In a recent video, I covered Random Forests and Neural Nets as part of the codecentric.ai Bootcamp. In the most recent video, I covered Gradient Boosting and XGBoost. You can find the video on YouTube and the slides on slides.com. Both are again in German with code examples in Python. But below, you find the English version of the content, plus code examples in R for caret, xgboost and h2o. :-)
On November 7th, Uwe Friedrichsen and I gave our talk from the JAX conference 2018: Deep Learning - a Primer again at the W-JAX in Munich. A few weeks before, I gave a similar talk at two events about Demystifying Big Data and Deep Learning (and how to get started). Here are the two very similar presentations from these talks:
At the upcoming This week in machine learning and AI European online Meetup, I’ll be presenting and leading a discussion about the Anchors paper, the next generation of machine learning interpretability tools. Come and join the fun! :-) Date: Tuesday 4th December 2018 Time: 19:00 PM CET/CEST Join: https://twimlai.com/meetups/trust-in-predictions-of-ml-models/
In my last blogpost about Random Forests I introduced the codecentric.ai Bootcamp. The next part I published was about Neural Networks and Deep Learning. Every video of our bootcamp will have example code and tasks to promote hands-on learning. While the practical parts of the bootcamp will be using Python, below you will find the English R version of this Neural Nets Practical Example, where I explain how neural nets learn and how the concepts and techniques translate to training neural nets in R with the H2O Deep Learning function.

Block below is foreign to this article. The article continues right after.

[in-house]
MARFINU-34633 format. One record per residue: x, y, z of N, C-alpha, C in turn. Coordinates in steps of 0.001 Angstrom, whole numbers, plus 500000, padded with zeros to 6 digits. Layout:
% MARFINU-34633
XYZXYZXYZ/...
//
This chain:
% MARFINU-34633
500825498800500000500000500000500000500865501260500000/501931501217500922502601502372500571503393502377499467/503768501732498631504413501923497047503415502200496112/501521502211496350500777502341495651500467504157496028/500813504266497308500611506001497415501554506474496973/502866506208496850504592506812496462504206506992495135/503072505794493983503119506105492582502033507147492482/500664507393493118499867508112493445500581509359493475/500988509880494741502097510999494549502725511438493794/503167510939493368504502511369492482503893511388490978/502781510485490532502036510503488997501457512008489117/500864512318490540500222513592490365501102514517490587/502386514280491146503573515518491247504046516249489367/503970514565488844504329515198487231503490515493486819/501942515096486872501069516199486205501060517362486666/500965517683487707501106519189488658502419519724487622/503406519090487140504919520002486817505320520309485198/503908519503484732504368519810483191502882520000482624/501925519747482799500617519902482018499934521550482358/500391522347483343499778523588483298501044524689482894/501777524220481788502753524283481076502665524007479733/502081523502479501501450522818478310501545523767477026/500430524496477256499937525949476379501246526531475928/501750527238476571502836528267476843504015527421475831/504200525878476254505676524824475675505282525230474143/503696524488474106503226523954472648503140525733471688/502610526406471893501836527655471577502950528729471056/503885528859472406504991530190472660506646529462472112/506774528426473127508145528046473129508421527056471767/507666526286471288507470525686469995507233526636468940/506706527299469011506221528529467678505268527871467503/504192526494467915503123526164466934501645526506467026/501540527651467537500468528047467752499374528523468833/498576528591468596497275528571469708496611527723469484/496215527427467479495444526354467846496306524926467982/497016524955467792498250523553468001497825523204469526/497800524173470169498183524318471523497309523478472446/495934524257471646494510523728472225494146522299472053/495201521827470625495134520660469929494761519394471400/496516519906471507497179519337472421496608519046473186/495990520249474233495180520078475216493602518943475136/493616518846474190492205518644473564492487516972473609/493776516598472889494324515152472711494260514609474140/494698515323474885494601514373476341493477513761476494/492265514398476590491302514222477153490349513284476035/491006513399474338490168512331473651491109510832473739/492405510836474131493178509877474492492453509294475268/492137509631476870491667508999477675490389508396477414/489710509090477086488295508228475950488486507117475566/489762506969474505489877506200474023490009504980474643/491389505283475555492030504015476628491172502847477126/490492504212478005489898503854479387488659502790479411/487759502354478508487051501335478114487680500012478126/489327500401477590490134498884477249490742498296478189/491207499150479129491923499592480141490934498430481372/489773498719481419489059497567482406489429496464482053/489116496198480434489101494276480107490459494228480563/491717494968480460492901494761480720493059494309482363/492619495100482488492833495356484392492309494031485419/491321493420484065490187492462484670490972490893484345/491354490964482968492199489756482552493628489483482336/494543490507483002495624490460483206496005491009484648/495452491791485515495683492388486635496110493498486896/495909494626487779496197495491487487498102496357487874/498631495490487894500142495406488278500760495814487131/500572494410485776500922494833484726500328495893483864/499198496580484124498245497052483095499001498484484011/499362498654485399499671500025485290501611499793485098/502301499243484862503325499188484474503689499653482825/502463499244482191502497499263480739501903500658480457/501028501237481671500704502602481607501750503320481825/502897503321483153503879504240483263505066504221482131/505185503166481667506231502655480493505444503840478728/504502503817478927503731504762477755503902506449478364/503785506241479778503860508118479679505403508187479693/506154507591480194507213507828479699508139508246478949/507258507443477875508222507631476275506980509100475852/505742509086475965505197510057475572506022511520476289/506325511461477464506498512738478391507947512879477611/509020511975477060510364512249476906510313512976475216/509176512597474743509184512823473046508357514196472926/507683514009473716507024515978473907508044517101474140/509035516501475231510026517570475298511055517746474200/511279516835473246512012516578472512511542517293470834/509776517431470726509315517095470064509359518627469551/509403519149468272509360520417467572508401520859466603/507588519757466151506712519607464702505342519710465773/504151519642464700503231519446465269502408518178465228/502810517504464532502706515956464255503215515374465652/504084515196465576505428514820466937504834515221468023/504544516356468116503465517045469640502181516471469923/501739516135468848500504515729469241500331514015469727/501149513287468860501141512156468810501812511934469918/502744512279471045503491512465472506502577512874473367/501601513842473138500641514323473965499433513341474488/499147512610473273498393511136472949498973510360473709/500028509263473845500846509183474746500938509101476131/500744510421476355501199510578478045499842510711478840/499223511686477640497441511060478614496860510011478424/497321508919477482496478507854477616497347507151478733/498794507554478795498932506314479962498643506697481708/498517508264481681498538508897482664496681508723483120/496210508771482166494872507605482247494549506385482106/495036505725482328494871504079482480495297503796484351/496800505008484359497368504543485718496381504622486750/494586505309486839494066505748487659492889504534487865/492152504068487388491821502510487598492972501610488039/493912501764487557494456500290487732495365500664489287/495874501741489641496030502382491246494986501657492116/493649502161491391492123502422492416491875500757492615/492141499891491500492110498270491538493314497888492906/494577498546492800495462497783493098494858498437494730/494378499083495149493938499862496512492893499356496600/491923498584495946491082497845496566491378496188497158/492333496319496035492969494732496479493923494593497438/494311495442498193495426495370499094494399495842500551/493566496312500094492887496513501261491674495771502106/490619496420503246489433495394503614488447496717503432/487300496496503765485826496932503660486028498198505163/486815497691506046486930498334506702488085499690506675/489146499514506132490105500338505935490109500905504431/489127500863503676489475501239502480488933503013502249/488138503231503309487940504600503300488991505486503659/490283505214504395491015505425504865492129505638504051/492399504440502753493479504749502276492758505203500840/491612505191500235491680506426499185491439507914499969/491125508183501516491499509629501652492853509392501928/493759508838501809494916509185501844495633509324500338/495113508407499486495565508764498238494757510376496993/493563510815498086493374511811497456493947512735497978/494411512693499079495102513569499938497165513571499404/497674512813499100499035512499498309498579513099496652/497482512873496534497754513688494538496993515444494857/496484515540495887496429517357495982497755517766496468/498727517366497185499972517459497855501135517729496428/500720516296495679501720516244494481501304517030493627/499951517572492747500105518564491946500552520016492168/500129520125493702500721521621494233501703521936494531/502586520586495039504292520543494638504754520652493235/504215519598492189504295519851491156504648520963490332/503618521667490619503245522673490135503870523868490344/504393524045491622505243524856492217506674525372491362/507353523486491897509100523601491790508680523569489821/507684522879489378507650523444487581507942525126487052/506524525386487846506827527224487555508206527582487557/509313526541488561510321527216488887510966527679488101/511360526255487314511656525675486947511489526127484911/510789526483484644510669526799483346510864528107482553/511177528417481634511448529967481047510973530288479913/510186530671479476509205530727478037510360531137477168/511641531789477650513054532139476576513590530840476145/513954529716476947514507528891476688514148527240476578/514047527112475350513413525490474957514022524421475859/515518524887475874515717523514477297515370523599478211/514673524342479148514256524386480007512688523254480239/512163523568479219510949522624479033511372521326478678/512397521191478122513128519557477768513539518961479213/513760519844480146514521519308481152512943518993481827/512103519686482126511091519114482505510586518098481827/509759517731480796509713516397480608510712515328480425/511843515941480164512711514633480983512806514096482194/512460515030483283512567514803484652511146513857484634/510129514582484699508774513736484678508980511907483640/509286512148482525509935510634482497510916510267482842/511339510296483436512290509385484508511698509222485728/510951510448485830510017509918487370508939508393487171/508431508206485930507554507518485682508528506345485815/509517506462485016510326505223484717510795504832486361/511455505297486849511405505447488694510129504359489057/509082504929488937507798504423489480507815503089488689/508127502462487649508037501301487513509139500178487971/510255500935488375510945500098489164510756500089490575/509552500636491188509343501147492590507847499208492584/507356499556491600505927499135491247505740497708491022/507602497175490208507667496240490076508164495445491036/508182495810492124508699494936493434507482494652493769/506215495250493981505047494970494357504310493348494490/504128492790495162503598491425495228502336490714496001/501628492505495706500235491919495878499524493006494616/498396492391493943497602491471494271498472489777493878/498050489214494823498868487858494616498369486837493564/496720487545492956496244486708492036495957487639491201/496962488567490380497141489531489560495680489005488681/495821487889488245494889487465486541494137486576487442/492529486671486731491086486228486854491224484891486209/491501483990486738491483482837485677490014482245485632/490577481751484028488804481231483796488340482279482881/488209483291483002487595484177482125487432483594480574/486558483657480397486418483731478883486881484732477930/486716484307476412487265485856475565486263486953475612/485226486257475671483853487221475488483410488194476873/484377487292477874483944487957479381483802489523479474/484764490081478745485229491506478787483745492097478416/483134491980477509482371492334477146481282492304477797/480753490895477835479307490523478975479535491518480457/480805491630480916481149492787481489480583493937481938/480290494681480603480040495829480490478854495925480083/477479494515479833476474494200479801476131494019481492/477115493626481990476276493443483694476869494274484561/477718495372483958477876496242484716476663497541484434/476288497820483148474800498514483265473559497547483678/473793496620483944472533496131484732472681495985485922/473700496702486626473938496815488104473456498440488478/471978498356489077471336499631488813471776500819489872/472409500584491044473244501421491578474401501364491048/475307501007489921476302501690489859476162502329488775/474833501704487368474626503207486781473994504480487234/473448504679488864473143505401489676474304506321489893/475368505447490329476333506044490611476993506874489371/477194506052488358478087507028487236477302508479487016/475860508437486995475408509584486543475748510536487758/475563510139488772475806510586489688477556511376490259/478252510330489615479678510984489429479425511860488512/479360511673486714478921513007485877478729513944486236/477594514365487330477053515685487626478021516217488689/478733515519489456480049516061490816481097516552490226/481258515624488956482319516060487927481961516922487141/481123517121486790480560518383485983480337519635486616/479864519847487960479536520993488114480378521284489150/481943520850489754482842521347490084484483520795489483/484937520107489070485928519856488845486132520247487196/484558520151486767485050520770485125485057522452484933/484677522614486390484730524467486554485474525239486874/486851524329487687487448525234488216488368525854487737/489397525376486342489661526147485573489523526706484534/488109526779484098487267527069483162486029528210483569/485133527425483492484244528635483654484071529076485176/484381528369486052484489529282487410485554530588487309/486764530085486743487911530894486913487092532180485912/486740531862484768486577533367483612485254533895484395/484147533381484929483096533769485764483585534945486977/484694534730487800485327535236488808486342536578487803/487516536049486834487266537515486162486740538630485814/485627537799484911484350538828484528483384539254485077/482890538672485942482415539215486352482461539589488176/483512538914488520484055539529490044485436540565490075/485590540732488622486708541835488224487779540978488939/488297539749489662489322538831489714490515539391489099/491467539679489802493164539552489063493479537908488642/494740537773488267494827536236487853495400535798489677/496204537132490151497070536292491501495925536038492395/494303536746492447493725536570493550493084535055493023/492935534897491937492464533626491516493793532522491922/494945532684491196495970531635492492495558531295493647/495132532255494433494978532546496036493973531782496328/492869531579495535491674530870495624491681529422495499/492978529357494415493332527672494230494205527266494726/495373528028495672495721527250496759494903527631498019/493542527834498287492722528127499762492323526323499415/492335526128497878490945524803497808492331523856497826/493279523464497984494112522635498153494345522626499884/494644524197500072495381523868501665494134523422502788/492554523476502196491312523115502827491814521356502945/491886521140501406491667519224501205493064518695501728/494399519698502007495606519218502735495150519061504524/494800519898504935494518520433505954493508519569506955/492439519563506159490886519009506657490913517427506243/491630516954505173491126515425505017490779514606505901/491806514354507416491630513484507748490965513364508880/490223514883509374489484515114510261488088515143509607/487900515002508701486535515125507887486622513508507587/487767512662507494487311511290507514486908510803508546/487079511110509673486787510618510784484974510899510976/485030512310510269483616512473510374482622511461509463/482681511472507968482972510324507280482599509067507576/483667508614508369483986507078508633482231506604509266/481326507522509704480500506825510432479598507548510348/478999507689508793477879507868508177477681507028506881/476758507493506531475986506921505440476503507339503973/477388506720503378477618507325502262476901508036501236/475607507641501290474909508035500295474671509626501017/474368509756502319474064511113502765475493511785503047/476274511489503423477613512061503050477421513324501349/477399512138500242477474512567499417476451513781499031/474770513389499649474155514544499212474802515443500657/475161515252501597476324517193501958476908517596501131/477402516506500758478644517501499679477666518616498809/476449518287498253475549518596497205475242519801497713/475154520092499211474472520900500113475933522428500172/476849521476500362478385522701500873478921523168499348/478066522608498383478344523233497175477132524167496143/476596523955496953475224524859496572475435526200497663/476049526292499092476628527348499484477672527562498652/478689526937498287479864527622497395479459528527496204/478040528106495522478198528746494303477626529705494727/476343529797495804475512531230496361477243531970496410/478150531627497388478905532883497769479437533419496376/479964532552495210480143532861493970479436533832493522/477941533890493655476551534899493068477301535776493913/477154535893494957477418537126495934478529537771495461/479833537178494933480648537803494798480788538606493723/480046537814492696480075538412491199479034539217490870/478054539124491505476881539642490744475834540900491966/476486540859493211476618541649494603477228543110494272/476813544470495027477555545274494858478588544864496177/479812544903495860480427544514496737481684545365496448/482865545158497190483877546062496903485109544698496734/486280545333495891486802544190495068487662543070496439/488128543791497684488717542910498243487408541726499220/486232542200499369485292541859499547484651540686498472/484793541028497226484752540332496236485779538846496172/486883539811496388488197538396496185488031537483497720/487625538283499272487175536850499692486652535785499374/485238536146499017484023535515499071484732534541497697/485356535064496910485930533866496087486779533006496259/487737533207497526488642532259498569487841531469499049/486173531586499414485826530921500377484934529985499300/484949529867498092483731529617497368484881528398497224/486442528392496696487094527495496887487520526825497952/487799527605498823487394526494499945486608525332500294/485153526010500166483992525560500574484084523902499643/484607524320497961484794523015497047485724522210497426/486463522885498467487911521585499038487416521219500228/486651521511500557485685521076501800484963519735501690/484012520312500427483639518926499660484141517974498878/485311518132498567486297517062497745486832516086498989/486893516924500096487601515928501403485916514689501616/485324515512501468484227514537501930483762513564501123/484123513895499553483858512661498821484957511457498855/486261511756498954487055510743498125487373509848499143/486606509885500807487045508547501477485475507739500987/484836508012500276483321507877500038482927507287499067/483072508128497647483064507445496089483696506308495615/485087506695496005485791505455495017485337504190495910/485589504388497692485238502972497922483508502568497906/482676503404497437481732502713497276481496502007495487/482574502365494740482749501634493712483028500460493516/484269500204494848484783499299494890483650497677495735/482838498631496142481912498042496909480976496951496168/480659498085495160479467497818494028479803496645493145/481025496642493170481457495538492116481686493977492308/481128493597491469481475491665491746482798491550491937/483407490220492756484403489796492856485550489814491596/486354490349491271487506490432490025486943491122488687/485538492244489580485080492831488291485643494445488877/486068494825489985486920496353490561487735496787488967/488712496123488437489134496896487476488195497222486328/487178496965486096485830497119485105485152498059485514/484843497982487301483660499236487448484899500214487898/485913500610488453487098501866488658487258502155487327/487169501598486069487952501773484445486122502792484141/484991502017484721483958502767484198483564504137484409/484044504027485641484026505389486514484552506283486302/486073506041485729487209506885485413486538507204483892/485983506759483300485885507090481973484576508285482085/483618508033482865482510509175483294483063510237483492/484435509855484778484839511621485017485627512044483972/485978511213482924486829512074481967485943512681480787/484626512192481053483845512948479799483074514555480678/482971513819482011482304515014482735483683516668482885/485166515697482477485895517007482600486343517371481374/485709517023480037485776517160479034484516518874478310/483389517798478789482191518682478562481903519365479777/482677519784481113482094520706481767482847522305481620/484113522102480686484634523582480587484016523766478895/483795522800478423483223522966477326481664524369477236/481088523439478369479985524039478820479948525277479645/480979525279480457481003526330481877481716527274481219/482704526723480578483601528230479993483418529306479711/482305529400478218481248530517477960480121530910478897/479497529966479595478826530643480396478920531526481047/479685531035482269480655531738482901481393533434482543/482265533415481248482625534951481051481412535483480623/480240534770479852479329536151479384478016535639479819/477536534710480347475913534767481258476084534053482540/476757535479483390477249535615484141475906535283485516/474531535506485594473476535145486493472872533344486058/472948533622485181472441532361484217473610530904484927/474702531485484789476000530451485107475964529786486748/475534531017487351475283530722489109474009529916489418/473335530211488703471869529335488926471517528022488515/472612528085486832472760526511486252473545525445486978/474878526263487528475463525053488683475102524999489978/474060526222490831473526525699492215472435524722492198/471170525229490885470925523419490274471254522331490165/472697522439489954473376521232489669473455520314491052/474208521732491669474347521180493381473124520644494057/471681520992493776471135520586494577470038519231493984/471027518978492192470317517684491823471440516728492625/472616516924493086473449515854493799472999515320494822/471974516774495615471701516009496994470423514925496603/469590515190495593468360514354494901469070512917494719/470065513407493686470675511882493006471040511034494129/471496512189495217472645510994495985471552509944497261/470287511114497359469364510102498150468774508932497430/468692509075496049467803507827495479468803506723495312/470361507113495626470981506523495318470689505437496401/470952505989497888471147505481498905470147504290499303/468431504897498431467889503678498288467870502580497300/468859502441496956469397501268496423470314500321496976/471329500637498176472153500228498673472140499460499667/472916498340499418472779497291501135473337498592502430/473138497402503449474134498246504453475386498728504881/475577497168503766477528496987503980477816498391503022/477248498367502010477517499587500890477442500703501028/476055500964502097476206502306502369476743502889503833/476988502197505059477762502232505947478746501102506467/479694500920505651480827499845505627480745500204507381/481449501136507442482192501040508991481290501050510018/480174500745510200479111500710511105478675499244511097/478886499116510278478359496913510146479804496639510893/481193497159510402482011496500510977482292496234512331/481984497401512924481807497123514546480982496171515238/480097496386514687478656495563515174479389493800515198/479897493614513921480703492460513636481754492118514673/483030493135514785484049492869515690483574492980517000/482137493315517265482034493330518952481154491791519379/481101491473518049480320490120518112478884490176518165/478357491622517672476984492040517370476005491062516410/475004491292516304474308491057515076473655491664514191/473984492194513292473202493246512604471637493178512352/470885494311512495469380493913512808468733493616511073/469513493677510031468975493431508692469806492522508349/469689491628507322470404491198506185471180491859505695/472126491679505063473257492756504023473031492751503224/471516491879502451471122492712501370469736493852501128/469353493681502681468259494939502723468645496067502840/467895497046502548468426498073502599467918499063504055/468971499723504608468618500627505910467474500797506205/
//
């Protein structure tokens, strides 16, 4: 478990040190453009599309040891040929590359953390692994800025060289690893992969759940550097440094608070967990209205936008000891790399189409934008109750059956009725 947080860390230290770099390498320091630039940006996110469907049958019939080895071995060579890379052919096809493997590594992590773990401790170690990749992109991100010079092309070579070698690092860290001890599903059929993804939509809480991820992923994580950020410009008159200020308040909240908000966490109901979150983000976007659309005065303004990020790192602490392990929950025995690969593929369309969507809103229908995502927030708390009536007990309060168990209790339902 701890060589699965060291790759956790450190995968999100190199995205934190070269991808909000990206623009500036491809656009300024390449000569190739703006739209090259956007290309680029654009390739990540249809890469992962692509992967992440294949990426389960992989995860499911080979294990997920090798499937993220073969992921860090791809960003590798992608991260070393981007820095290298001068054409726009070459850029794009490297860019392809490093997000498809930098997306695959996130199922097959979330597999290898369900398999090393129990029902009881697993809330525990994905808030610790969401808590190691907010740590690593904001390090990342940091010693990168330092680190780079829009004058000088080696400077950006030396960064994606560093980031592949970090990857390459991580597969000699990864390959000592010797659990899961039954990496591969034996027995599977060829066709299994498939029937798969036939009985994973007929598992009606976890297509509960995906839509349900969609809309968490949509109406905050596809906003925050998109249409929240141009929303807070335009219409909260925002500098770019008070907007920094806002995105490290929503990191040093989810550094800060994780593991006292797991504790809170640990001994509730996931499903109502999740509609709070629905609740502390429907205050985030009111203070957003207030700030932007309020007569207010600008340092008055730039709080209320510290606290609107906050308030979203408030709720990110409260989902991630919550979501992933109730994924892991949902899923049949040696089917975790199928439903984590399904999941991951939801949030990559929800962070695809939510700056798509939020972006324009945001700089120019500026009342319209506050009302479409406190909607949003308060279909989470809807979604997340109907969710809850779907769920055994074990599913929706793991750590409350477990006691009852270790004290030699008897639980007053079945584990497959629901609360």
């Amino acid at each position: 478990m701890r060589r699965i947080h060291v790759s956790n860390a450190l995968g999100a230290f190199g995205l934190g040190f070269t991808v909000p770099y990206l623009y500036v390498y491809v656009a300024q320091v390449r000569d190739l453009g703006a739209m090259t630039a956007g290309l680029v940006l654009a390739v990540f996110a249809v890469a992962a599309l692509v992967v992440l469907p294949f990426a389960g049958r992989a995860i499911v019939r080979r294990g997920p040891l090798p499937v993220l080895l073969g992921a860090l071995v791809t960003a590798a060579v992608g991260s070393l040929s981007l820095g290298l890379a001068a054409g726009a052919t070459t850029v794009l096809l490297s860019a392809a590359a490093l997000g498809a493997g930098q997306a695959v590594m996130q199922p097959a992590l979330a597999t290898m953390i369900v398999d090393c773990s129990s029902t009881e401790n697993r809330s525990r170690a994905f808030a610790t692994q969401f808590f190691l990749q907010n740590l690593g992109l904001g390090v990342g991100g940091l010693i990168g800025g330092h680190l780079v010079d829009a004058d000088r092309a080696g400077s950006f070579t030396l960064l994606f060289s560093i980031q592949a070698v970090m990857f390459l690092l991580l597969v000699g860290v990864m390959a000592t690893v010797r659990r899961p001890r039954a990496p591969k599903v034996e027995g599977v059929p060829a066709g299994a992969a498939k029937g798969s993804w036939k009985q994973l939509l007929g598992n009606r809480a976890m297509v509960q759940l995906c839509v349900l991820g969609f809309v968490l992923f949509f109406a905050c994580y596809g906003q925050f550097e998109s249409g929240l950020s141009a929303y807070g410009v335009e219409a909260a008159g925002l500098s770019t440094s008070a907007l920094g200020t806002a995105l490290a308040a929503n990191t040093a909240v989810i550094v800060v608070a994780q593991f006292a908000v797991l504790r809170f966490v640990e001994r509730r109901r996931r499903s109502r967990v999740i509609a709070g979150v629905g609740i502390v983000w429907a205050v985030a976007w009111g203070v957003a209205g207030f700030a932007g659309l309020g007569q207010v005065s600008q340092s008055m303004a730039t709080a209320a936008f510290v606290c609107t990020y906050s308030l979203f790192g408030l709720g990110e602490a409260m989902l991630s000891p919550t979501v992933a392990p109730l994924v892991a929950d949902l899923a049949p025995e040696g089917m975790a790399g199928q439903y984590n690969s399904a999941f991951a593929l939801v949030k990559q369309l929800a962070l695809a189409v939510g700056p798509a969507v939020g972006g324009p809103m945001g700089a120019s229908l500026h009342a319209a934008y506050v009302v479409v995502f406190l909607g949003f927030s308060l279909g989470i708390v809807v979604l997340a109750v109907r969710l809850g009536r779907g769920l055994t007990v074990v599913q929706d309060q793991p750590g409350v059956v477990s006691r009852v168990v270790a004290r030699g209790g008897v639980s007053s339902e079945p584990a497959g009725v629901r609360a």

A few colleagues of mine and I from codecentric.ai are currently working on developing a free online course about machine learning and deep learning. As part of this course, I am developing a series of videos about machine learning basics - the first video in this series was about Random Forests. You can find the video on YouTube but as of now, it is only available in German. Same goes for the slides, which are also currently German only.
During my stay in London for the m3 conference, I also gave a talk at the R-Ladies London Meetup on Tuesday, October 16th, about one of my favorite topics: Interpretable Deep Learning with R, Keras and LIME. Keras is a high-level open-source deep learning framework that by default works on top of TensorFlow. Keras is minimalistic, efficient and highly flexible because it works with a modular layer system to define, compile and fit neural networks.
The last two days, I was in London for the M-cubed conference. Here are the slides from my talk about Explaining complex machine learning models with LIME: Traditional machine learning workflows focus heavily on model training and optimization; the best model is usually chosen via performance measures like accuracy or error and we tend to assume that a model is good enough for deployment if it passes certain thresholds of these performance criteria.